I've described most of the major pieces of Nebula. Now let's look at how they connect together to form the "Nebula pipeline" that converts data to results.
The steps are as follows. The first few steps need to be done only once. If the RFI or scoring algorithms change, only those steps onward need to be done.
This is fast compared to other types of DB access; it takes a day or two to dump the entire database. The flat files total about 3.3 TB. The largest of these is the spike table, at 1.01 TB.
I use "rsynch" for this; it's restartable and does compression. I transfer all the files (~20 of them) in parallel. Given the speed of the Internet connection between UC Berkeley and AEI (about 100 Mbps), it takes 2-3 days.
Input: flat files for the tape, workunit group, workunit, and result tables.
Output: binary files mapping result ID to redundant flag, beam number, and angle range.
Input: beam pointing histories (stored in the workunit_group table)
Output: a set of birdie signals.
Input: signal files
Output: signal files with signals removed that are invalid in some way, or that are from redundant tapes.
Input: filtered signal files and birdie signal files.
Output: combined signal files, sorted by time, and corresponding index files.
This uses the Unix "sort" program, with the "--parallel" option to use multiple cores. Signal types are done sequentially. Takes a few hours.
Input: time-sorted signal files.
Output: zone RFI files, one per (signal type, FFT length). Each file is a bitmap, one bit per RFI zone.
Input: time-sorted signal files.
Output: "clean" time-sorted signal files.
The program is multithreaded; it takes a "--ncpus" argument and uses that many CPUs in parallel, each processing a subset of the time_rfi/ files. We also parallelize over signal types. The result is very fast: an hour or two to remove RFI from all 5 billion signals.
Input: clean time-sorted files.
Output: signal files ordered by pixel, and corresponding indices. Also creates a list of pixels that have signals.
Multiplet finding and scoring is done by a program nebula_score that takes a pixel number of a command-line argument and generates three files:
nebula_score is the central part of a system for scoring some or all of the 16 million pixels. This system is based on two concepts:
If you've programmed on Unix, you're probably familiar with a program called "make". This lets you express, in a "Makefile", dependencies between files, and rules for generating a file when there's a new version of a file it depends on.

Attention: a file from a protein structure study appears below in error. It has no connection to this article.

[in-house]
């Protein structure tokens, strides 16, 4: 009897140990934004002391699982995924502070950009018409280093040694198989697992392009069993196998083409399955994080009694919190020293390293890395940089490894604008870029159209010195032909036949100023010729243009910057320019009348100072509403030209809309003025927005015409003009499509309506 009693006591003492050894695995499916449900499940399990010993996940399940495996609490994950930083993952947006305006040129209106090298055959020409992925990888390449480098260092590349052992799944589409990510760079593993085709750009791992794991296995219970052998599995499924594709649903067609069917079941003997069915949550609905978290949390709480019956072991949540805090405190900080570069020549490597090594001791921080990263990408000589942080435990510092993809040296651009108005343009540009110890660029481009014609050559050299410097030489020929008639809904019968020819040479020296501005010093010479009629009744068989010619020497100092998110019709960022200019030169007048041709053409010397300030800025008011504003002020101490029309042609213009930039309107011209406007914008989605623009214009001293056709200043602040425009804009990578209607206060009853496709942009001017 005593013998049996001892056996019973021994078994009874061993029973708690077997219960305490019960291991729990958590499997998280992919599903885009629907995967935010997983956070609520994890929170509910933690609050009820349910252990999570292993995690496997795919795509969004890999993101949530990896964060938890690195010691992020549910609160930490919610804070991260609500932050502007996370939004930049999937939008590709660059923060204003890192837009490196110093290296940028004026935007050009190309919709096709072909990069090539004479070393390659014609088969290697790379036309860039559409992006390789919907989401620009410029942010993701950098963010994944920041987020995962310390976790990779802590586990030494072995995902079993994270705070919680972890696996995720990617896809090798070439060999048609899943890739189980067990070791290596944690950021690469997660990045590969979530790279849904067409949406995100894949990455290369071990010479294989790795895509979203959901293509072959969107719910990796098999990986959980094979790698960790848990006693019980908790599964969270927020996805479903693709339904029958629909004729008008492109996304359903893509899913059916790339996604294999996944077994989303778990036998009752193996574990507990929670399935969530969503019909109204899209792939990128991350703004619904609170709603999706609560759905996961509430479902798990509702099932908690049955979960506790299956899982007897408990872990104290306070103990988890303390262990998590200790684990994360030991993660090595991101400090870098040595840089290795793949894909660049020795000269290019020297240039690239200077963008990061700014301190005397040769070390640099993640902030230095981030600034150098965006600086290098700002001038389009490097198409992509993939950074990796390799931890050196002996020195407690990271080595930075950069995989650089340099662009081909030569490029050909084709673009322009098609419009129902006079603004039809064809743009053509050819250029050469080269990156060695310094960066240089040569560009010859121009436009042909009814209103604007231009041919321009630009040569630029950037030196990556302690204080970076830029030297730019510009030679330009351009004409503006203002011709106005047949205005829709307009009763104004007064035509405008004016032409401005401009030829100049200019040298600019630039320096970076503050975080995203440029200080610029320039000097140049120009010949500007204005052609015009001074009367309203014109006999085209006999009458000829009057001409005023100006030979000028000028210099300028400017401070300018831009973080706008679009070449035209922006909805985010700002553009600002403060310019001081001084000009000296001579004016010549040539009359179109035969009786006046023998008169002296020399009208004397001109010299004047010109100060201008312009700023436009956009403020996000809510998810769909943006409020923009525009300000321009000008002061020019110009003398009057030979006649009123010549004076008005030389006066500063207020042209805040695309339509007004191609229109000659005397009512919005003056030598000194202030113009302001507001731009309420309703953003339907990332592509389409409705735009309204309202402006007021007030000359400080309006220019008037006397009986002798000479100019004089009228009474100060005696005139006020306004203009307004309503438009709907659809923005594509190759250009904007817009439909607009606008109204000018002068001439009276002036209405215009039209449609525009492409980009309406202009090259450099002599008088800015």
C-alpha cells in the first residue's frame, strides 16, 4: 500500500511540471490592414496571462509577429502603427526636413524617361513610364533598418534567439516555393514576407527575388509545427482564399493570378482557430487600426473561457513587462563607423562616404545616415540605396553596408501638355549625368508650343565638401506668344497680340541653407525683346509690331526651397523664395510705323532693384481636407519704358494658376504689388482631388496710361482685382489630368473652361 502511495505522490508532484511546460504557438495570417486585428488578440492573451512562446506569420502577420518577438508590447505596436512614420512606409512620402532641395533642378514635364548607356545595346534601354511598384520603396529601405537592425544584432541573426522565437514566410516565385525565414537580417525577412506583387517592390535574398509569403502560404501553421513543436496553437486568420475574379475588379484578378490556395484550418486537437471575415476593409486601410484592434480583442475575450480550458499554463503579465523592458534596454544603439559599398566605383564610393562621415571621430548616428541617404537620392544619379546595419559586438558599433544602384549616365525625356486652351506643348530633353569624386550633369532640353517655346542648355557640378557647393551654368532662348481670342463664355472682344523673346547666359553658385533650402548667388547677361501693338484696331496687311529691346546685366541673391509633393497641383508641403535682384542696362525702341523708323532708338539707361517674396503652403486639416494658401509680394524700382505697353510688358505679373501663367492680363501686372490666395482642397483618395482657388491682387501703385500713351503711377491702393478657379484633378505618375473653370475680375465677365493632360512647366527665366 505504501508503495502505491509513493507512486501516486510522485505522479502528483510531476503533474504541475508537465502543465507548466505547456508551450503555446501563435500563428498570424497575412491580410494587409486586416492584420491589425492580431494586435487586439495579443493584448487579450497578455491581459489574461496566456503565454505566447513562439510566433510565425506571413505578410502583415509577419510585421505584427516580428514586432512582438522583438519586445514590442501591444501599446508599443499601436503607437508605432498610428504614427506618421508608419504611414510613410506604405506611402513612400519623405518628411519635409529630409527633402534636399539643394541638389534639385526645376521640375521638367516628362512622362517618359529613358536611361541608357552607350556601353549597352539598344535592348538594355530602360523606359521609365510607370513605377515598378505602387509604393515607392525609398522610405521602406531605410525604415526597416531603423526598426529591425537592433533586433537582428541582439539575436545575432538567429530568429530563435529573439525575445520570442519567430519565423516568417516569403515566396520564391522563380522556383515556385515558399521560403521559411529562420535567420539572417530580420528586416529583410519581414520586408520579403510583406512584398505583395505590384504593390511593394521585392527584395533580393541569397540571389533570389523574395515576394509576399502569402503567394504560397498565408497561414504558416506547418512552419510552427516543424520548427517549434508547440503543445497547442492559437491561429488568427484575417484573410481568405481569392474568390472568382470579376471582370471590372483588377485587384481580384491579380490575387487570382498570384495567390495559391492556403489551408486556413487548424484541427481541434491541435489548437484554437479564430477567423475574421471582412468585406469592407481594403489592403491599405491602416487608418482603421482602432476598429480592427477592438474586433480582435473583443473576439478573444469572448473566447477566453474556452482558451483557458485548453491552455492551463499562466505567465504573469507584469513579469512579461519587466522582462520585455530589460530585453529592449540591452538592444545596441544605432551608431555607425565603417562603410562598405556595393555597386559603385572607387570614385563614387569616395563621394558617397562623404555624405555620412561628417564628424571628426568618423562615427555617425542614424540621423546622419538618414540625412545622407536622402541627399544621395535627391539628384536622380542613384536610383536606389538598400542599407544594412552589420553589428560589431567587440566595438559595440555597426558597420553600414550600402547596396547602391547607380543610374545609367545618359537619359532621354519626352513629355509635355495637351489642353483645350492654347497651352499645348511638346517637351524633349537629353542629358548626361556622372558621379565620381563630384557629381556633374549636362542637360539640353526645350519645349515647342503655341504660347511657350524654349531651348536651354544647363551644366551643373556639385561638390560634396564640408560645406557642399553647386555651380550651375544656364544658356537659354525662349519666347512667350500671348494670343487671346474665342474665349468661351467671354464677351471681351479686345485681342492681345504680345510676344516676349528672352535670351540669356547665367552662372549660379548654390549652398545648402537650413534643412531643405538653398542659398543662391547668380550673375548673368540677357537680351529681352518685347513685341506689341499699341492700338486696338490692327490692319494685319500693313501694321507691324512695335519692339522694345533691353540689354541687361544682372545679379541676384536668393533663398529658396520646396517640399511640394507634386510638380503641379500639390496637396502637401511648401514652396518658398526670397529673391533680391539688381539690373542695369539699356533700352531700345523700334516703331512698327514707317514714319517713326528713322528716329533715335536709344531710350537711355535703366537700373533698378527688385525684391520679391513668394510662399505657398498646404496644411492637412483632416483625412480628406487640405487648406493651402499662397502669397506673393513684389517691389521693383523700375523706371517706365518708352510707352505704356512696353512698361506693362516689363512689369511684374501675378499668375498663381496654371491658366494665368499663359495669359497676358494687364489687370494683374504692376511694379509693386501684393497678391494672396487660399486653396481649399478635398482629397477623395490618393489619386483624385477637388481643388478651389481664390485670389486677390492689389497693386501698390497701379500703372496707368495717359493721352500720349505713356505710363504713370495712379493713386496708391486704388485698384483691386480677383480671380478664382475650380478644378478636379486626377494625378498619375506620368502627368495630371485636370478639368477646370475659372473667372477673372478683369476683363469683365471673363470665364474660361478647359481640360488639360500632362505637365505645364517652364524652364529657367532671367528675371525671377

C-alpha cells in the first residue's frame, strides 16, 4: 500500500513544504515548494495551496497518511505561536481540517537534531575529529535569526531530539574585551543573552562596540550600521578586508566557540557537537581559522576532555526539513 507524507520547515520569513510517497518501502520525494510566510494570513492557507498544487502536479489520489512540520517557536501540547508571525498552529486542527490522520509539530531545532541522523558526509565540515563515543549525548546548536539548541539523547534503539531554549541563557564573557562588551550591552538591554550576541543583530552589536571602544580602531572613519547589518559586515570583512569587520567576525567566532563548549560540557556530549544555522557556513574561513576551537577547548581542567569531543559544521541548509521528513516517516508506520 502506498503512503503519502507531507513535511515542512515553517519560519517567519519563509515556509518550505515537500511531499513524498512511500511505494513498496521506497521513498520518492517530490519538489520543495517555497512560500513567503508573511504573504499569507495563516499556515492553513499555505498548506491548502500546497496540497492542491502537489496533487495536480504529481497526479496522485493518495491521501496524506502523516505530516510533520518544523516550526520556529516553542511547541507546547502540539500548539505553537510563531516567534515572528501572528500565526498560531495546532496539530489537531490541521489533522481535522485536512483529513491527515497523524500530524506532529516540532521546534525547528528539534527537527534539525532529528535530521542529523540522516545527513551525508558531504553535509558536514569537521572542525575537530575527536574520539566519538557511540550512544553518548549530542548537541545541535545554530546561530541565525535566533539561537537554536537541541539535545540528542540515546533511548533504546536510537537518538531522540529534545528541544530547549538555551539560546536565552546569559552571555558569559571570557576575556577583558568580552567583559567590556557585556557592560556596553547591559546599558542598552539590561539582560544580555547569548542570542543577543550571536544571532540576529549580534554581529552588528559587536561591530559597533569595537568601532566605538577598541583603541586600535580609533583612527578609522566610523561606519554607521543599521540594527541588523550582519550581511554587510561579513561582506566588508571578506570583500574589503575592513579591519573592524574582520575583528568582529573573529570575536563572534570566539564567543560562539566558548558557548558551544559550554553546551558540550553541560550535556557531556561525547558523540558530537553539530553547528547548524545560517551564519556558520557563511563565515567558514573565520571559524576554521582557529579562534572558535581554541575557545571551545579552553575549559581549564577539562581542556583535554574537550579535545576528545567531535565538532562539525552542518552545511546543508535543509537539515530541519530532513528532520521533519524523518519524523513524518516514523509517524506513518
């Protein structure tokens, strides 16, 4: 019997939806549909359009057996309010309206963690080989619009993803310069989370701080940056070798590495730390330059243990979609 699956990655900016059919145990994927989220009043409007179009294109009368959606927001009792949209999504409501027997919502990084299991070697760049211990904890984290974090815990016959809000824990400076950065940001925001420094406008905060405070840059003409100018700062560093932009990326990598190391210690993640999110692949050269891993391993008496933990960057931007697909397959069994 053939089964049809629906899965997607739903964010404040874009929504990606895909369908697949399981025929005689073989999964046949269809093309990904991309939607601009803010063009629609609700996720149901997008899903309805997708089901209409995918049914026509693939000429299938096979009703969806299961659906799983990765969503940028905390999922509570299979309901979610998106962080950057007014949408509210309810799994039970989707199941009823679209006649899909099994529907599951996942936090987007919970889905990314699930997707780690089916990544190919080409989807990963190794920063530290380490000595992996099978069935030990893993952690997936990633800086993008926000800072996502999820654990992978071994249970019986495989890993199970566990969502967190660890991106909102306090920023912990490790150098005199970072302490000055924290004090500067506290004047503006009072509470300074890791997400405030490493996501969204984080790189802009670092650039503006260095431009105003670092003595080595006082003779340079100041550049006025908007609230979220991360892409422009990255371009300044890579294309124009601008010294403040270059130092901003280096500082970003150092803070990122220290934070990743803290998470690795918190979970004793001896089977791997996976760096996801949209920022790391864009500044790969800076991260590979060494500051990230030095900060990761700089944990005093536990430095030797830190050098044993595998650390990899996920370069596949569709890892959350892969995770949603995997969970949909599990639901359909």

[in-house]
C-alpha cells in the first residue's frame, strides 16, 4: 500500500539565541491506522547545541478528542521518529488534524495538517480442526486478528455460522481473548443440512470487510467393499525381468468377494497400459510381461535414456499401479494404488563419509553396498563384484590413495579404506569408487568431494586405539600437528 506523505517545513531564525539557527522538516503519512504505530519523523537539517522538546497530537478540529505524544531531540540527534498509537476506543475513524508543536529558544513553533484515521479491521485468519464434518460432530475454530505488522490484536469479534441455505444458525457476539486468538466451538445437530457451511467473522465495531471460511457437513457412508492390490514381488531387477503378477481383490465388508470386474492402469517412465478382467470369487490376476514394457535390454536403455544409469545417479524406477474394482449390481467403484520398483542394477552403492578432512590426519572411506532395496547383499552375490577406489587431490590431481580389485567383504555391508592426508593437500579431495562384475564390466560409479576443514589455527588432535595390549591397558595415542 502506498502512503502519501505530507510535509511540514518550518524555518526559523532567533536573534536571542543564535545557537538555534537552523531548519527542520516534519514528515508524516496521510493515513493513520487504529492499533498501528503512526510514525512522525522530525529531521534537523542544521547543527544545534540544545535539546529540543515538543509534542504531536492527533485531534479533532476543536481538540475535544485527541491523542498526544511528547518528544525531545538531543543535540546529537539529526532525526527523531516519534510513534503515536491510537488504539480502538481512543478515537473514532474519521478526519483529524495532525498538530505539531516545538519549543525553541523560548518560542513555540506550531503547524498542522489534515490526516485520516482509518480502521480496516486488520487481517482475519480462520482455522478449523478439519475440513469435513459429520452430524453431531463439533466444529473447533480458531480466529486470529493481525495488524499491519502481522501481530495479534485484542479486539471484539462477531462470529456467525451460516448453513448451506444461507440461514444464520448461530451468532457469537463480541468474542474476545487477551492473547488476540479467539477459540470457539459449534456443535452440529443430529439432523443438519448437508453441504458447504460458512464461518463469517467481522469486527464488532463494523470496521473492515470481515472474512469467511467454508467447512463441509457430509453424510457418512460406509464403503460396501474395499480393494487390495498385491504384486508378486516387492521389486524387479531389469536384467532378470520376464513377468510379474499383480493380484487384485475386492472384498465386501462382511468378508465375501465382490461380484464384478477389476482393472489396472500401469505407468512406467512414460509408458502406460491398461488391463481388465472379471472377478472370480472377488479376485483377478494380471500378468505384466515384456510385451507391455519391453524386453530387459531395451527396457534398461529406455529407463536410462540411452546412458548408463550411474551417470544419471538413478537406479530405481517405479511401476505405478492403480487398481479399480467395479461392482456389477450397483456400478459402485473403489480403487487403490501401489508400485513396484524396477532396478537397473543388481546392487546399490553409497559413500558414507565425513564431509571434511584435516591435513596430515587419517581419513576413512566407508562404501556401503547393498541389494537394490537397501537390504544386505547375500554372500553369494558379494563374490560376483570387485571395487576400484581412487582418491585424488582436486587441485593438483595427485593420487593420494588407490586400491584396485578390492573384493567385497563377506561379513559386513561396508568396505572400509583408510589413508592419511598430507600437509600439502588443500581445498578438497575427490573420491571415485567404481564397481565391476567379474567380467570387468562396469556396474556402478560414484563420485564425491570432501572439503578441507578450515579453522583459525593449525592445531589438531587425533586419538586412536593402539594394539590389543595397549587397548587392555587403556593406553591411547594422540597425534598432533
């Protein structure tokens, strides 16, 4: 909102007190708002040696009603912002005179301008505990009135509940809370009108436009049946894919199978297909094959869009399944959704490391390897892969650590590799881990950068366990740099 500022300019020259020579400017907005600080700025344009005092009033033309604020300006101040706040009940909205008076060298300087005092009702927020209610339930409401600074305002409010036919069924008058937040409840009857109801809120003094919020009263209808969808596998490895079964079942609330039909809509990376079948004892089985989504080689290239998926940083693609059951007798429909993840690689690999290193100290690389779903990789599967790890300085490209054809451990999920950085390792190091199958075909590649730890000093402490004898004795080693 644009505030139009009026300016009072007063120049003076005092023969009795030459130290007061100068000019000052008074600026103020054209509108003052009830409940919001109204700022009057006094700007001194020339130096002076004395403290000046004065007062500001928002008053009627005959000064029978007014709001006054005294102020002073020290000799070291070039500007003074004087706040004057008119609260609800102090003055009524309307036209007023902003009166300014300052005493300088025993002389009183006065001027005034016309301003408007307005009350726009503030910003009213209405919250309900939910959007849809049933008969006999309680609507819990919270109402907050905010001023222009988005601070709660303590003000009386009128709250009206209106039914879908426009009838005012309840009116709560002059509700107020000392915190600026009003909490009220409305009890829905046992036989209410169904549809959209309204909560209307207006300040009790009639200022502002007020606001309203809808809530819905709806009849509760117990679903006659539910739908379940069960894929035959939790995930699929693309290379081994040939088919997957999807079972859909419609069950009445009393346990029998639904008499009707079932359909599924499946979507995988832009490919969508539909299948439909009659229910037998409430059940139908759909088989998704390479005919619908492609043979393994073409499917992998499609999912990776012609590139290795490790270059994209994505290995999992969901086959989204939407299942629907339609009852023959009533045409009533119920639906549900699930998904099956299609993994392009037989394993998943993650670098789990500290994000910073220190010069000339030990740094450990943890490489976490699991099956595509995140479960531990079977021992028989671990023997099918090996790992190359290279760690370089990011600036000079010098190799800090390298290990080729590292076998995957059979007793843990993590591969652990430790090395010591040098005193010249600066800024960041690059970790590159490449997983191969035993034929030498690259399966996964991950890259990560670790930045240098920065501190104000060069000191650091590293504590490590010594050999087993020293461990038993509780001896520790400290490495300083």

This is usually used for building large programs - when you change a file, it automatically rebuilds everything that depends on it. But it can be used for other purposes.
The Nebula pipeline is expressed in a Makefile. Each stage is represented by a "done file"; when it's completed, the done file is modified. The next stage, which depends on the done file, is then started.
Before it occurred to me to use make, I ran the stages manually, waiting for each one to finish and starting the next. This was extremely error-prone and also wasted lots of time.
If I change an algorithm in the middle of the pipeline, there's no reason to start from the beginning. With the "make" approach, for example, if I change the RFI algorithm I just remove the "done file" for RFI removal and run make. The necessary stages are run, no more and no less.
The pipeline makefile runs on Atlas. When it's done, there are two more steps, which are initiated from Berkeley computers. The first is to copy the signal files, both pre- and post-RFI removal. These are necessary to efficiently generate waterfall plots on the SETI@home web site.
The second is to get recently-generated scoring data from Atlas: files with lists of multiplet and pixel scores and parameters. These are appended to existing files, and then multiplet scores are normalized across signal types, as described here.
The pipeline Makefile is here.
The various programs and scripts it refers to are all in the Nebula directory.
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SETI@home and Astropulse are funded by grants from the National Science Foundation, NASA, and donations from SETI@home volunteers. AstroPulse is funded in part by the NSF through grant AST-0307956.